In the event it was unimaginably bad. Dead sections as sensing devices were it's downfall as track breaks, dirty braids and even accidents could confuse it and it tripped out ALL THE TIME.

The same tech was used for the first generation of SSD that's why you saw those guys having so much 'fun' copper taping tracks and the strong home dev scene I guess.

Somebody sat in a meeting and had a great idea, the tech guys just couldn't deliver it.......but they released it anyway.
 

·
Registered
Joined
·
3,748 Posts
QUOTE (marctownsend @ 8 Mar 2012, 21:33) <{POST_SNAPBACK}>Somebody sat in a meeting and had a great idea, the tech guys just couldn't deliver it.......but they released it anyway.

Did they also work for Microsoft, or Cisco, or Siemens etc. etc. Oh how I love working in IT, about the only kit we've had that worked straight away was some Motorola stuff.
 

·
Registered
Joined
·
3,748 Posts
I just had a thought, you could wire in a Scalextric Pacer to do this, all the Pacer does is record the throttle settings you do in a lap and then "play them back" to the car each lap, but the timing tends to slip with the Pacer if you do a lot of laps.
 

·
Registered
Joined
·
550 Posts
Discussion Starter · #10 ·
Lots of fanciful and possibly expensive ideas, some of which have gone straight over my head!


That Pacer car sounds fun but I'm thinking more of controlling on the fly rather than having to program one car.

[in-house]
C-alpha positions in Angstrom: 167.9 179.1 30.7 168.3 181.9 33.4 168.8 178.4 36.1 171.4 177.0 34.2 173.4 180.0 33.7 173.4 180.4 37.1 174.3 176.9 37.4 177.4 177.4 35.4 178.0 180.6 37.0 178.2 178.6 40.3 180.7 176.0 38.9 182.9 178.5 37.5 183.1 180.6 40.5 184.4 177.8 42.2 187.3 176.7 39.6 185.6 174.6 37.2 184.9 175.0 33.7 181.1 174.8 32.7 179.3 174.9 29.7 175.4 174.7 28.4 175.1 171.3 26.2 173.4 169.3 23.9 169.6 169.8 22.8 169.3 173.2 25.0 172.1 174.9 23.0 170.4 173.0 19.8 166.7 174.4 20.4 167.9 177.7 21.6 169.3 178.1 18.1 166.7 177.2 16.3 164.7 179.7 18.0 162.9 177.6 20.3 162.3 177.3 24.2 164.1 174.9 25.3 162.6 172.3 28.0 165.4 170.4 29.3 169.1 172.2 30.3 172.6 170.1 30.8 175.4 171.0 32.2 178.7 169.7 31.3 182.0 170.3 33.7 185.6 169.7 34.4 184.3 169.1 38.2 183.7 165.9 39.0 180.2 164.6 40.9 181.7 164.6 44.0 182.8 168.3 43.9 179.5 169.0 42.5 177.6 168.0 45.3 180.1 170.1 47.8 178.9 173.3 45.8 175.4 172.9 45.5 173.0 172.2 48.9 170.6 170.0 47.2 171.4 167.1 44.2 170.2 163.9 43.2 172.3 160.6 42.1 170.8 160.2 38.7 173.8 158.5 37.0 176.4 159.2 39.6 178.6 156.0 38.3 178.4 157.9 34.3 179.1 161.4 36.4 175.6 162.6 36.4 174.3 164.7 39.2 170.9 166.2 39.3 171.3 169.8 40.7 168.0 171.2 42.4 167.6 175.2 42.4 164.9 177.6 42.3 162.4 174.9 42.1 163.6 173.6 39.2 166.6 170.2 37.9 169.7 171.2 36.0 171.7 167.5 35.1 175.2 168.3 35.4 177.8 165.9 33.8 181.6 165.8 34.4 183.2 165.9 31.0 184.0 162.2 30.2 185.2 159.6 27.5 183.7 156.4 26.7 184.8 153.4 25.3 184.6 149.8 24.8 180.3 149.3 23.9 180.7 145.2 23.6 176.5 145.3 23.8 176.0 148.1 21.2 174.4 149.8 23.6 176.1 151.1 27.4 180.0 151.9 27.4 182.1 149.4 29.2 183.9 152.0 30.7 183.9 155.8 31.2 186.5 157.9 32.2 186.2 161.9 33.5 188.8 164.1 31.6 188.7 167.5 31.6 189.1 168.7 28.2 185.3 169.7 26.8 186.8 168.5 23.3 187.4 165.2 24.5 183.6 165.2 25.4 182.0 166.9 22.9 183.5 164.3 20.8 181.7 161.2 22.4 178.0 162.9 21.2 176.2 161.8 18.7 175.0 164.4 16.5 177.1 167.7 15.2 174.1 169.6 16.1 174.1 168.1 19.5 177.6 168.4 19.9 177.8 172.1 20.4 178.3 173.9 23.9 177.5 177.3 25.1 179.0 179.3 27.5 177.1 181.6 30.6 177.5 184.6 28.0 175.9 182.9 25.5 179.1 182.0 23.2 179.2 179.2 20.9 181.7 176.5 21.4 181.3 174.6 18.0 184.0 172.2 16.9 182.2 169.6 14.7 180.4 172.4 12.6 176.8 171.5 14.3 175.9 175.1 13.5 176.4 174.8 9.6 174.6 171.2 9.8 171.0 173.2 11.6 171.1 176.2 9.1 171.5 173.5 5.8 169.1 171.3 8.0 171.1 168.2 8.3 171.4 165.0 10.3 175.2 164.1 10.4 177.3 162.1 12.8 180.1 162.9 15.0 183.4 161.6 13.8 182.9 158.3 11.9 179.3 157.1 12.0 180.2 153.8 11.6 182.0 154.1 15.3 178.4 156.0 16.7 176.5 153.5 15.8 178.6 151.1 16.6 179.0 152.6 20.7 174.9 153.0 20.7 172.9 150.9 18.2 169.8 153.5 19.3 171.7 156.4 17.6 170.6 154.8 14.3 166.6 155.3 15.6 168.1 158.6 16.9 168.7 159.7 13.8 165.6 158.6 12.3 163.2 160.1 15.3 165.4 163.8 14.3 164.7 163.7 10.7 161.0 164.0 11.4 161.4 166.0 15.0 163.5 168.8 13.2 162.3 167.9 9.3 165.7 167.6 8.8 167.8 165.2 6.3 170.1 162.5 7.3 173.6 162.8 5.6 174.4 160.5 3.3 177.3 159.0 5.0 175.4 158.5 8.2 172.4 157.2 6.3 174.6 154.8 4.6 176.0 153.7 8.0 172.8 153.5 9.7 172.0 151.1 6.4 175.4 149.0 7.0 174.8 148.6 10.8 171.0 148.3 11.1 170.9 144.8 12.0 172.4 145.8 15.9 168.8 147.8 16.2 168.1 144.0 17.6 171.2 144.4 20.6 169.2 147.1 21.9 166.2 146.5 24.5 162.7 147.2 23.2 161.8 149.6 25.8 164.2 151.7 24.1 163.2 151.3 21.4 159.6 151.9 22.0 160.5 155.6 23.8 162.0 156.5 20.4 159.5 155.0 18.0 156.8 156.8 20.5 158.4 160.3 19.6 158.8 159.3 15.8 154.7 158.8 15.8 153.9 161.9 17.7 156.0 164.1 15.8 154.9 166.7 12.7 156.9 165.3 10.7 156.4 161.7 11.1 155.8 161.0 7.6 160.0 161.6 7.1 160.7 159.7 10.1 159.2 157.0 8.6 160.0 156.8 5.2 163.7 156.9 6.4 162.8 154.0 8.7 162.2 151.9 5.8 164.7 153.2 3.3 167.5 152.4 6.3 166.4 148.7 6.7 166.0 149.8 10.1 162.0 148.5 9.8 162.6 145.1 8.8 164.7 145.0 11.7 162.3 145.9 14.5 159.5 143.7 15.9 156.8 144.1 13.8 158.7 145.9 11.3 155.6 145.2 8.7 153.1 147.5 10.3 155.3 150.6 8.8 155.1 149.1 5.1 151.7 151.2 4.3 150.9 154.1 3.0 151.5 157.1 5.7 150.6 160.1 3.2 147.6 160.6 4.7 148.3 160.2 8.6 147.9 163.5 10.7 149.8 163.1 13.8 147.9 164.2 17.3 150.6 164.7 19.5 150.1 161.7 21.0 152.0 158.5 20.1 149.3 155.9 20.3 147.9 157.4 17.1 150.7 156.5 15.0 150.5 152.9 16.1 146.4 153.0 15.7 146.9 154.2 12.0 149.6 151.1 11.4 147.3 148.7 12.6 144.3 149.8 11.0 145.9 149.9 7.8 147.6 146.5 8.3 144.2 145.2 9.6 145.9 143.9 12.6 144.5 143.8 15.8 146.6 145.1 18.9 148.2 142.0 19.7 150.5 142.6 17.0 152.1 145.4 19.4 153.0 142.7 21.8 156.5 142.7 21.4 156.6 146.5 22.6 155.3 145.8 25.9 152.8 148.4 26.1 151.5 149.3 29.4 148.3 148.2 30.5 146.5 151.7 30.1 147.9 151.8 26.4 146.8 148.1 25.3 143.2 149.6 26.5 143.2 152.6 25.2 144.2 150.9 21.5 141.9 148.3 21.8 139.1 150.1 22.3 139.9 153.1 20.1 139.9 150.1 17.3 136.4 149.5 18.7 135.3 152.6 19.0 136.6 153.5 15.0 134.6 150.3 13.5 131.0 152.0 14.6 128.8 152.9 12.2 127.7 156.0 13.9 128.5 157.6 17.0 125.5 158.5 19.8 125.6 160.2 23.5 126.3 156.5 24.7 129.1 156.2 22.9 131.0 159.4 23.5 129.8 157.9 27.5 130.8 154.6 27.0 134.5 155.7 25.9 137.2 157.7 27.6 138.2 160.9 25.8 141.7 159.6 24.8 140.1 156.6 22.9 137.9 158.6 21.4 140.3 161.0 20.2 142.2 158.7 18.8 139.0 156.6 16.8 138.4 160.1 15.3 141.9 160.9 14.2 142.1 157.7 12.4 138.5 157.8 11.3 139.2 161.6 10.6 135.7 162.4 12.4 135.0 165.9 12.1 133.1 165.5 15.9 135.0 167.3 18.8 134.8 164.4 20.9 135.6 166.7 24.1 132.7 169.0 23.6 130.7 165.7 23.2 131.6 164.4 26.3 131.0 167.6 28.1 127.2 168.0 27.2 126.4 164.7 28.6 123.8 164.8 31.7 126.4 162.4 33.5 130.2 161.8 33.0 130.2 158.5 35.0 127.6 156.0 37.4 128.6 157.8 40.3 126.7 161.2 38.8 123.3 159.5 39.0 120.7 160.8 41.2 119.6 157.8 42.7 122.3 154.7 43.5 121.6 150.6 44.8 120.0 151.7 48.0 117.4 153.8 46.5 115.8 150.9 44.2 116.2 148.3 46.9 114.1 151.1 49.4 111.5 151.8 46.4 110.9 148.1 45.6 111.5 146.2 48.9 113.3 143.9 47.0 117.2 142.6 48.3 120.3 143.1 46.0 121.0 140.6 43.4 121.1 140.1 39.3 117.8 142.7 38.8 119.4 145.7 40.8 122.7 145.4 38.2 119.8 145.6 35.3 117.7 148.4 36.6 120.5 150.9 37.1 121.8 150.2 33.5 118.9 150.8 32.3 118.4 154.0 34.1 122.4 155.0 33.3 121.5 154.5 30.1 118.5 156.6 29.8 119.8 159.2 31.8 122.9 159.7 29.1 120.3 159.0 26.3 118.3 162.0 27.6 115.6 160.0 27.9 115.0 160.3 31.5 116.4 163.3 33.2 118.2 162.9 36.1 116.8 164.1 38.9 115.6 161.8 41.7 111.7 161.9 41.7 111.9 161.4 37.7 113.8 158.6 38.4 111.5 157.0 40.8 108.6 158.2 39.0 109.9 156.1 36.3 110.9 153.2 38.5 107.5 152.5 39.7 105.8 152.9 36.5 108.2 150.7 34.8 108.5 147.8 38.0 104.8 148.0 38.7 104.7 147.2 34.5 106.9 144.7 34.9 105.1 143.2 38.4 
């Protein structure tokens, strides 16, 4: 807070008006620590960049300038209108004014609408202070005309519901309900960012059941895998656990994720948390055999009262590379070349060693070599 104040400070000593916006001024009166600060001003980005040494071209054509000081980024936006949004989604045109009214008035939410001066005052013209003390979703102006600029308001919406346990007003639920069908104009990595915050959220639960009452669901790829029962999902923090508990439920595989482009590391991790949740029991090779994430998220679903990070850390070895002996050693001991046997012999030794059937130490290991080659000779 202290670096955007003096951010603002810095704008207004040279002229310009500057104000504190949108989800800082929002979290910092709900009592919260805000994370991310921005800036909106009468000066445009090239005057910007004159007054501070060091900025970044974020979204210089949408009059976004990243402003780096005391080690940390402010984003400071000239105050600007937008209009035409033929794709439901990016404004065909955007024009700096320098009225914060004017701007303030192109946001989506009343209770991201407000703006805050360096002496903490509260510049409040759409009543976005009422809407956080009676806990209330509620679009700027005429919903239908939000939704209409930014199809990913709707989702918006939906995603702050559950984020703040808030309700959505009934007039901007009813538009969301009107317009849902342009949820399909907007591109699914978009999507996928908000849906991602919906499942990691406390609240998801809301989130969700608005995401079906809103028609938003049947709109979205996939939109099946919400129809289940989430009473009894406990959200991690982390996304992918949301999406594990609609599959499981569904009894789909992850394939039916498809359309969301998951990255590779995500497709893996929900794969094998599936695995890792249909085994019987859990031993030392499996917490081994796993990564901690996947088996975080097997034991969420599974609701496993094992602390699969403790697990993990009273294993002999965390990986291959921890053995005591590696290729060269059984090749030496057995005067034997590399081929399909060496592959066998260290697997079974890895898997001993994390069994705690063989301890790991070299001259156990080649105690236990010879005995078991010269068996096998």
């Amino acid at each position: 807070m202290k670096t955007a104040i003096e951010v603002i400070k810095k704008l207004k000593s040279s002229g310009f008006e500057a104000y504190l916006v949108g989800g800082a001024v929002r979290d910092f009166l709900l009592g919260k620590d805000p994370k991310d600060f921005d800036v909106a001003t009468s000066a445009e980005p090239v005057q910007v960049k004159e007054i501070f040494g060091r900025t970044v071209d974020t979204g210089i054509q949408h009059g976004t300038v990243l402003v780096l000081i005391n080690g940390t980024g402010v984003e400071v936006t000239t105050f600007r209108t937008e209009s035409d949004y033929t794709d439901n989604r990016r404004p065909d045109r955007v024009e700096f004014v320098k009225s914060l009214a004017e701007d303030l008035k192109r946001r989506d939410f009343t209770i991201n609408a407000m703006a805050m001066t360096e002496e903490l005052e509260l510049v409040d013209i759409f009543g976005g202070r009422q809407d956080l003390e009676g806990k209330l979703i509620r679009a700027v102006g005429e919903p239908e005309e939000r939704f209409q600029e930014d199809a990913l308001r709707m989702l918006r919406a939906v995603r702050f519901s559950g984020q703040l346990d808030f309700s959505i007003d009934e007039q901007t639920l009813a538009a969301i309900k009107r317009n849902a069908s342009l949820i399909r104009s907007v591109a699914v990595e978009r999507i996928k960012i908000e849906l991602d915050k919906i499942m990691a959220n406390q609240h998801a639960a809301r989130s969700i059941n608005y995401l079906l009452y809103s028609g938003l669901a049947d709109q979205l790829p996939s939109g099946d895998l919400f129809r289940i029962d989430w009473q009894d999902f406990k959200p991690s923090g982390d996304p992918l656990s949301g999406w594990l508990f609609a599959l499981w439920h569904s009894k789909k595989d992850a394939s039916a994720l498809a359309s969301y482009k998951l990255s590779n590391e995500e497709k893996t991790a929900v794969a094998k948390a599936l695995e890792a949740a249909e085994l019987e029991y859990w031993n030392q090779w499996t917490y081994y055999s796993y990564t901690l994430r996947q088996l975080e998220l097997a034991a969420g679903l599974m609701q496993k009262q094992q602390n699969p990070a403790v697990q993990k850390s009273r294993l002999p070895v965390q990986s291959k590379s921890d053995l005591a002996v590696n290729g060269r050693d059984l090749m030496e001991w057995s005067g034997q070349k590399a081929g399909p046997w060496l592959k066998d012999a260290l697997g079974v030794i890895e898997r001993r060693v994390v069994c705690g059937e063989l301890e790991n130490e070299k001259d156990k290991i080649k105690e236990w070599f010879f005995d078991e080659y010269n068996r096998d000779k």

Suppose I wanted 4 speeds (straight, fast bend, medium bend and slow bend), if I had 4 paths from the power to track (add a diode rotary switches to make each voltage adjustable) I would then just need to switch between circuit paths. Sort of like an AV source selector - only thing is it would need to work on the signals from the track rather than hard switching. That's the bit that's stumping me - turning one path on and the other three off with a pulse. Guessing a PIC controlling a relay board would be the easy way to go? Never done any PIC programming before (lots of computer stuff though), so can any one point me in the direction of what I might need hardware wise or tutorials for a complete PIC novice?

As a test I think it would be cool to build a small oval and try and get the car slowing for the bends and speeding up the straights.

To the electronics wise out there this probably sounds like the ramblings of a madman!

All comments or suggestions appreciated.
 

·
Rich Dumas
Joined
·
3,546 Posts
This would make an interesting project, it probably would work better with slower cars. You would have to break one lane up into sections with the ability to control the voltages in the curves. There would have to be braking areas as well. You could use diodes to drop the voltage, but voltage regulators would give better control.
 

·
Registered
Joined
·
550 Posts
Decided to have a play today with some reed switches. I've not used these with slot cars before (always been IR) so I wanted to make sure they would work, especially for braking at the end of a long straight as I've heard they often miss fast cars.

Rigged up a bit of track with a reed switch and LED and stuck it at the end of my fastest straight. Good news is it worked fine. Super G+, Mega G, Micro Scalextric, Tyco 440x2 and Artin F were all fine. At 50p a switch I think it's on to the next stage of the project. The cost and operation of the sensors was the one thing that would make or break the idea, as I really couldn't see me wiring up dozens of light bridges! In theory the rest should all work.

Had a crash course on PIC programming from my boss on Friday, so its time to get my head round that side of things. Should be pretty straightforward to get four inputs to control four relays... if you know what you're doing.
 
1 - 13 of 13 Posts
Top